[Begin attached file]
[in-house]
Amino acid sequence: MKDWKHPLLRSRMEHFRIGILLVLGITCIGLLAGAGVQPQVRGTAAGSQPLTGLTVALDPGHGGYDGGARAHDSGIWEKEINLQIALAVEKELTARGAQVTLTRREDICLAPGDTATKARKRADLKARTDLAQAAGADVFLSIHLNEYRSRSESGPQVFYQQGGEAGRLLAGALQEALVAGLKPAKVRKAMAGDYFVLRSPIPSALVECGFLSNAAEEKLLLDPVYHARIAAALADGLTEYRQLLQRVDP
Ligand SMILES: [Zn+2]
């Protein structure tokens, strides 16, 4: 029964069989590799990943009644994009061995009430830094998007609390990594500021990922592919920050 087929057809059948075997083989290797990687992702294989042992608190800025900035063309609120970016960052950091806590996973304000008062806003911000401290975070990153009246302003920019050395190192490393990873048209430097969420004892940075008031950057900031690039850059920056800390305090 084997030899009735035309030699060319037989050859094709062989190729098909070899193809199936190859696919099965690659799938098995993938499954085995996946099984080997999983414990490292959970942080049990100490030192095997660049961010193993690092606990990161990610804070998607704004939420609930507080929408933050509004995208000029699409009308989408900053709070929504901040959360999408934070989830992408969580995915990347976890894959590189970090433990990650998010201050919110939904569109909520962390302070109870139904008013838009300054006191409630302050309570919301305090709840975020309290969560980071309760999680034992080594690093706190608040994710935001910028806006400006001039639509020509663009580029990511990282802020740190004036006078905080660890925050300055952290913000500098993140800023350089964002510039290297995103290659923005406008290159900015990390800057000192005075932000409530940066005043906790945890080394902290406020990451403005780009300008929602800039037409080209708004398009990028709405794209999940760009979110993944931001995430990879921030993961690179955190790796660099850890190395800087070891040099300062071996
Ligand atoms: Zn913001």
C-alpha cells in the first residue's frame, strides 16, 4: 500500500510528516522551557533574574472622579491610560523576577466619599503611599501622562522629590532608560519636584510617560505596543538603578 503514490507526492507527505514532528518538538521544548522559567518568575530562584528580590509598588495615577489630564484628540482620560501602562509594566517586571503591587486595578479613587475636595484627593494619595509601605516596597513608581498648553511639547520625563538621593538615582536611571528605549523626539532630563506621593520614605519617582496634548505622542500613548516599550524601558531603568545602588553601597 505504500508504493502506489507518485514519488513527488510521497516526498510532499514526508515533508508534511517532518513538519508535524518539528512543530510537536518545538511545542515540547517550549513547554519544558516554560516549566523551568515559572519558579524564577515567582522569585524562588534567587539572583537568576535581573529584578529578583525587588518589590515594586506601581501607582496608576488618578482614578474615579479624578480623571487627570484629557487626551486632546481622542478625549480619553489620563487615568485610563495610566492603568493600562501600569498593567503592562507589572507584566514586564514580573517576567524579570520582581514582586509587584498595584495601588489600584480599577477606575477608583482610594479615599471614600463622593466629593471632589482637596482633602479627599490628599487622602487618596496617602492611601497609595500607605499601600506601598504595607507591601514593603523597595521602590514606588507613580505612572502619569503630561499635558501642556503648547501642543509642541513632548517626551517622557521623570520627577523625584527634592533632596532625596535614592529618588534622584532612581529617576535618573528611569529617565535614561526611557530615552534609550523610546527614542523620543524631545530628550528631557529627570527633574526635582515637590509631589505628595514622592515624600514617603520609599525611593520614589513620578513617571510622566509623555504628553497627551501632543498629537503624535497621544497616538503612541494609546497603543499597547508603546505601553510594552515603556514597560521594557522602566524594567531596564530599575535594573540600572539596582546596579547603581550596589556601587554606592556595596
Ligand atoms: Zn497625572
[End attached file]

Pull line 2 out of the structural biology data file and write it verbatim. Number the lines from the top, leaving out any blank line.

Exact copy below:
Amino acid sequence: MKDWKHPLLRSRMEHFRIGILLVLGITCIGLLAGAGVQPQVRGTAAGSQPLTGLTVALDPGHGGYDGGARAHDSGIWEKEINLQIALAVEKELTARGAQVTLTRREDICLAPGDTATKARKRADLKARTDLAQAAGADVFLSIHLNEYRSRSESGPQVFYQQGGEAGRLLAGALQEALVAGLKPAKVRKAMAGDYFVLRSPIPSALVECGFLSNAAEEKLLLDPVYHARIAAALADGLTEYRQLLQRVDP